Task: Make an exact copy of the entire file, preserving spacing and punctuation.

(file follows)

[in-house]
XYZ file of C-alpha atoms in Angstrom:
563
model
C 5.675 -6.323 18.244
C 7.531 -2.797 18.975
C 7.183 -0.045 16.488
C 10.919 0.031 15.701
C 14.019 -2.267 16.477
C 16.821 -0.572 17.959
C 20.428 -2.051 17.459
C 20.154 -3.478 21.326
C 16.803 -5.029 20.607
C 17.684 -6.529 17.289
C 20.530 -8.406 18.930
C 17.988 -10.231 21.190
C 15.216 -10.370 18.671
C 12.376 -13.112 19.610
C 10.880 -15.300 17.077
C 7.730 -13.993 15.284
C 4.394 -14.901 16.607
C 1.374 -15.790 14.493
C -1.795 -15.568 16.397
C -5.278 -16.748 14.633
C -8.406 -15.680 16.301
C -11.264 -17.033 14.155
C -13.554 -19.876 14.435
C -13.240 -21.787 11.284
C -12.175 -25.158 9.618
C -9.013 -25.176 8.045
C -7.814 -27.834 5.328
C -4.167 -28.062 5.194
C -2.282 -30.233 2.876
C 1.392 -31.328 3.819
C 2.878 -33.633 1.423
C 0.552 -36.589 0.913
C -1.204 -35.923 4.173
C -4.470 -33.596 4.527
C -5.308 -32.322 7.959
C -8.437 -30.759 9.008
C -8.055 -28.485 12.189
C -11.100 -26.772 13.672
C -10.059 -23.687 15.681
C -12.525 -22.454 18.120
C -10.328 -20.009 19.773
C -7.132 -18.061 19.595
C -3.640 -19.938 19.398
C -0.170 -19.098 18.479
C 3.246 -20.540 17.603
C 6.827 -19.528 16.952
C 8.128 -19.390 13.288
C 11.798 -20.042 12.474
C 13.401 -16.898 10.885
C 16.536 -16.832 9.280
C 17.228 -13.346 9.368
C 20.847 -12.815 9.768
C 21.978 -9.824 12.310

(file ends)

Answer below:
[in-house]
XYZ file of C-alpha atoms in Angstrom:
563
model
C 5.675 -6.323 18.244
C 7.531 -2.797 18.975
C 7.183 -0.045 16.488
C 10.919 0.031 15.701
C 14.019 -2.267 16.477
C 16.821 -0.572 17.959
C 20.428 -2.051 17.459
C 20.154 -3.478 21.326
C 16.803 -5.029 20.607
C 17.684 -6.529 17.289
C 20.530 -8.406 18.930
C 17.988 -10.231 21.190
C 15.216 -10.370 18.671
C 12.376 -13.112 19.610
C 10.880 -15.300 17.077
C 7.730 -13.993 15.284
C 4.394 -14.901 16.607
C 1.374 -15.790 14.493
C -1.795 -15.568 16.397
C -5.278 -16.748 14.633
C -8.406 -15.680 16.301
C -11.264 -17.033 14.155
C -13.554 -19.876 14.435
C -13.240 -21.787 11.284
C -12.175 -25.158 9.618
C -9.013 -25.176 8.045
C -7.814 -27.834 5.328
C -4.167 -28.062 5.194
C -2.282 -30.233 2.876
C 1.392 -31.328 3.819
C 2.878 -33.633 1.423
C 0.552 -36.589 0.913
C -1.204 -35.923 4.173
C -4.470 -33.596 4.527
C -5.308 -32.322 7.959
C -8.437 -30.759 9.008
C -8.055 -28.485 12.189
C -11.100 -26.772 13.672
C -10.059 -23.687 15.681
C -12.525 -22.454 18.120
C -10.328 -20.009 19.773
C -7.132 -18.061 19.595
C -3.640 -19.938 19.398
C -0.170 -19.098 18.479
C 3.246 -20.540 17.603
C 6.827 -19.528 16.952
C 8.128 -19.390 13.288
C 11.798 -20.042 12.474
C 13.401 -16.898 10.885
C 16.536 -16.832 9.280
C 17.228 -13.346 9.368
C 20.847 -12.815 9.768
C 21.978 -9.824 12.310